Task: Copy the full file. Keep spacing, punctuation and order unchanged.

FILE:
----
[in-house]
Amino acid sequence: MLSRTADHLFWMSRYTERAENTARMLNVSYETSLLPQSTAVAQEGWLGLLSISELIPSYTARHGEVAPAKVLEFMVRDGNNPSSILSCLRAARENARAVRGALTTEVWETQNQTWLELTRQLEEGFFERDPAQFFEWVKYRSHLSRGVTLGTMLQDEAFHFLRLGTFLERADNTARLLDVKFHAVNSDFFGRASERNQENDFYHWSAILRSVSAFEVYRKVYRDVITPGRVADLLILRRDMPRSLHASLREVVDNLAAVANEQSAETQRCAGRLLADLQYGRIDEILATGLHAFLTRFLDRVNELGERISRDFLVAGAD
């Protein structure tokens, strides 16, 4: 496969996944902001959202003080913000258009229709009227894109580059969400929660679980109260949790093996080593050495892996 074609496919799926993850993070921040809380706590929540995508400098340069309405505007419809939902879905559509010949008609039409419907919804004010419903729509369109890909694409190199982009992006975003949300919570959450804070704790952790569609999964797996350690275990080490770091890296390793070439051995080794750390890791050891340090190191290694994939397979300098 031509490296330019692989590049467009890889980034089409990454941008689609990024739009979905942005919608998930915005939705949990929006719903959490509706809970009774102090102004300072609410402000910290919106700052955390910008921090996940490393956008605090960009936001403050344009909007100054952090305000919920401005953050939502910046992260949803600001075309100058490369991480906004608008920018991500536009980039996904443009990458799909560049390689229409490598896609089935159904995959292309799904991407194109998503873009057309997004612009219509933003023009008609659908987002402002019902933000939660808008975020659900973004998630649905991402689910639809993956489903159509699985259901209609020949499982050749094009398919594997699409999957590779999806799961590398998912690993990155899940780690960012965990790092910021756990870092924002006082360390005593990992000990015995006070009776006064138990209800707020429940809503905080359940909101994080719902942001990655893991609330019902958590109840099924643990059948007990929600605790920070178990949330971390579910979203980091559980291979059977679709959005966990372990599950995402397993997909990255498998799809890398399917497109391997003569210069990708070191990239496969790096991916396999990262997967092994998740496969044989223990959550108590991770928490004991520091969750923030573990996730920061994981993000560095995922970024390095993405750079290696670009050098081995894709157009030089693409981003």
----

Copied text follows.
[in-house]
Amino acid sequence: MLSRTADHLFWMSRYTERAENTARMLNVSYETSLLPQSTAVAQEGWLGLLSISELIPSYTARHGEVAPAKVLEFMVRDGNNPSSILSCLRAARENARAVRGALTTEVWETQNQTWLELTRQLEEGFFERDPAQFFEWVKYRSHLSRGVTLGTMLQDEAFHFLRLGTFLERADNTARLLDVKFHAVNSDFFGRASERNQENDFYHWSAILRSVSAFEVYRKVYRDVITPGRVADLLILRRDMPRSLHASLREVVDNLAAVANEQSAETQRCAGRLLADLQYGRIDEILATGLHAFLTRFLDRVNELGERISRDFLVAGAD
């Protein structure tokens, strides 16, 4: 496969996944902001959202003080913000258009229709009227894109580059969400929660679980109260949790093996080593050495892996 074609496919799926993850993070921040809380706590929540995508400098340069309405505007419809939902879905559509010949008609039409419907919804004010419903729509369109890909694409190199982009992006975003949300919570959450804070704790952790569609999964797996350690275990080490770091890296390793070439051995080794750390890791050891340090190191290694994939397979300098 031509490296330019692989590049467009890889980034089409990454941008689609990024739009979905942005919608998930915005939705949990929006719903959490509706809970009774102090102004300072609410402000910290919106700052955390910008921090996940490393956008605090960009936001403050344009909007100054952090305000919920401005953050939502910046992260949803600001075309100058490369991480906004608008920018991500536009980039996904443009990458799909560049390689229409490598896609089935159904995959292309799904991407194109998503873009057309997004612009219509933003023009008609659908987002402002019902933000939660808008975020659900973004998630649905991402689910639809993956489903159509699985259901209609020949499982050749094009398919594997699409999957590779999806799961590398998912690993990155899940780690960012965990790092910021756990870092924002006082360390005593990992000990015995006070009776006064138990209800707020429940809503905080359940909101994080719902942001990655893991609330019902958590109840099924643990059948007990929600605790920070178990949330971390579910979203980091559980291979059977679709959005966990372990599950995402397993997909990255498998799809890398399917497109391997003569210069990708070191990239496969790096991916396999990262997967092994998740496969044989223990959550108590991770928490004991520091969750923030573990996730920061994981993000560095995922970024390095993405750079290696670009050098081995894709157009030089693409981003």